Conceived in a traffic jam on Interstate 80, written the next day in a coffee shop at Lake Tahoe CA and sent via a free wi-fi service.
I can't remember the moment or place when my interest in science fiction was first ignited. But I can remember my earliest comic books, which included The Eagle and Superman.
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I can also remember listening to Dan Dare and Quatermass on the radio, followed by the first news reports of UFOs and alien abductions. I needed something to encourage me to learn to read and science fiction was it.
I soon discovered Jules Verne, HG Wells, and later my now absent friend Arthur C Clarke. There were many more of course. For my young mind it was the magic of dreams: a submarine powered by a force as powerful as the sun, X-ray vision, an invisible man, and machines much smarter than mankind. My constant question was: what if…?
At that time all the adults I consulted either scoffed at such nonsense or went to great lengths to explain all these things were fundamentally impossible.
But little did they know that plans for the first nuclear sub were being hatched the year I was born and an actual Nautilus set sail in 1954 just eight years later, followed by the deployment of the first Polaris boats in the early 1960s.
So how about X-ray vision? Well, the arrival of microelectronics and infrared-sensitive cameras soon made the impossible possible. And as for the invisible man, it looks as though optical cloaking devices are increasingly in prospect and it is only a matter of time before we crack that technology too.
And so to the thorny topic of machines being smarter than us. I can remember the reaction: machines will never play chess; they will never beat a human; they will never beat a good player; they will never beat a grand master; all followed by - they don't play as we do.
A little later the outright denials mutated into - machines will never play poker. That one didn't hold water very long either and last year machines started to trounce professional players at the card table too.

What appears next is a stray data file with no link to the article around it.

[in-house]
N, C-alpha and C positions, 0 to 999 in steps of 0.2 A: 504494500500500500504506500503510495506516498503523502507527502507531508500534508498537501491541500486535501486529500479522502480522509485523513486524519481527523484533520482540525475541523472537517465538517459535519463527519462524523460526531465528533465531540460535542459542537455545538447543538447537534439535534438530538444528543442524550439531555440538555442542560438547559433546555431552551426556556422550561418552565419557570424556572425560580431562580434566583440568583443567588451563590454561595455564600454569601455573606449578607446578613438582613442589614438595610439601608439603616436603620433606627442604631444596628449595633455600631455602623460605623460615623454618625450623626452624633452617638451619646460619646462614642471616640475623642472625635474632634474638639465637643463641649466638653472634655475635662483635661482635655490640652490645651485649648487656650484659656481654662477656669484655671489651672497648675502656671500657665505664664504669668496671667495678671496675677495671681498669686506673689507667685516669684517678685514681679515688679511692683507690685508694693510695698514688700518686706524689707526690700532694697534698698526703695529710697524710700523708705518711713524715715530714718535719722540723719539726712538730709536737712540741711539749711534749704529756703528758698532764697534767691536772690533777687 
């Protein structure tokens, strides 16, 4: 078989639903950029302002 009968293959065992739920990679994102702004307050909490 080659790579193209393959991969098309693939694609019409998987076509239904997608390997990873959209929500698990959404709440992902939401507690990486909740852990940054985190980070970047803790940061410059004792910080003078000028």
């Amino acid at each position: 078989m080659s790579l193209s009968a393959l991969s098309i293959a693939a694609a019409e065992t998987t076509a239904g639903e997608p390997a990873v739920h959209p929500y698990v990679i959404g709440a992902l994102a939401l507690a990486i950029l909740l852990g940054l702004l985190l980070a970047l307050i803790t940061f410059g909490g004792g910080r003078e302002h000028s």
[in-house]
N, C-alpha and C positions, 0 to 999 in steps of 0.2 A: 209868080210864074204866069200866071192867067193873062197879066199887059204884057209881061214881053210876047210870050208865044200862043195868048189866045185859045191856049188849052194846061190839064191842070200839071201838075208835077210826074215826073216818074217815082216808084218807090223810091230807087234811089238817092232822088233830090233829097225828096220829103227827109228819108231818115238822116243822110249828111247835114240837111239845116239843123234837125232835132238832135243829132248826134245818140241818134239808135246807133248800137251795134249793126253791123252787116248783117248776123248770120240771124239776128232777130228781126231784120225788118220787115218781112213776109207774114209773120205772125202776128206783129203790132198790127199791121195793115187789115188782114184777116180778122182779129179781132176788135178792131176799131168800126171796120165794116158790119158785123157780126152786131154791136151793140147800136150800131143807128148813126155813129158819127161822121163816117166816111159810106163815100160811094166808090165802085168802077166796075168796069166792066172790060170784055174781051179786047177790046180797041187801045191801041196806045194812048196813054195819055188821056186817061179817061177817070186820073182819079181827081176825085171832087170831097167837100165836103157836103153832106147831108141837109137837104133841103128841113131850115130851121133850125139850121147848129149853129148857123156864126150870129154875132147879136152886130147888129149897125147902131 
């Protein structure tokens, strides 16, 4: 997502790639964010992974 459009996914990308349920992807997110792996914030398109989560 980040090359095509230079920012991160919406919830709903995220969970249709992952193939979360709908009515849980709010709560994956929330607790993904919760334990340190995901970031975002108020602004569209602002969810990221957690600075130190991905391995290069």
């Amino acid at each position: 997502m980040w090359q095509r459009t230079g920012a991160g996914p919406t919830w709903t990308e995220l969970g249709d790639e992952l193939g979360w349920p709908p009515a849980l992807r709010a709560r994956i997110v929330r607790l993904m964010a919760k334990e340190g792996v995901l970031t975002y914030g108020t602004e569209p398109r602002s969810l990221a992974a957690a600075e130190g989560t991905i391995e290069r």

The most interesting point is that we really ought to value people and machines for the different ways they think. These differences can not only enrich our lives today but will probably also secure our futures.
The different nature of machines ought not to enrage us. It should fill us with enquiry, and questions like: what if… and how do we use this new talent?
To date we have seen task-specific machines outstrip our abilities at everything from numeric calculation, controlling an elevator, landing a plane, tuning a car engine in motion, assembling cameras and computers and decoding the genome.
But of course, we couldn't possibly build a universe of task-specific machines to cover and compete in everything that we have done and will do as a species. So should that make us feel complacent and comfortable, does it mean that we will be able to hold onto every niche of problem solving and creativity? I think not.
Sooner or later - and I suspect it will be sooner - a general-purpose machine will emerge that will adapt to do all these things and more. And I think the journey will really begin when we move from web 2.0 to web 3.0 and beyond.
The challenge really is not how the machines are going to adapt to us, or us to them, but how we are going to find a synergy of existence so we can get the maximum benefit for all sides of the equation.
The biggest engineering challenge isn't how you build such a machine, because it will probably build and configure itself, but how we get mankind to think differently in the same time-frame.
All the evidence to date is that humans and their societies change very slowly, while machines move far faster. The only certainty is this will present the kind of challenge that inspired one small boy a long time ago.
Peter Cochrane is an engineer, scientist, entrepreneur, futurist and consultant. He is the former CTO and head of research at BT, with a career in telecoms and IT spanning more than 40 years.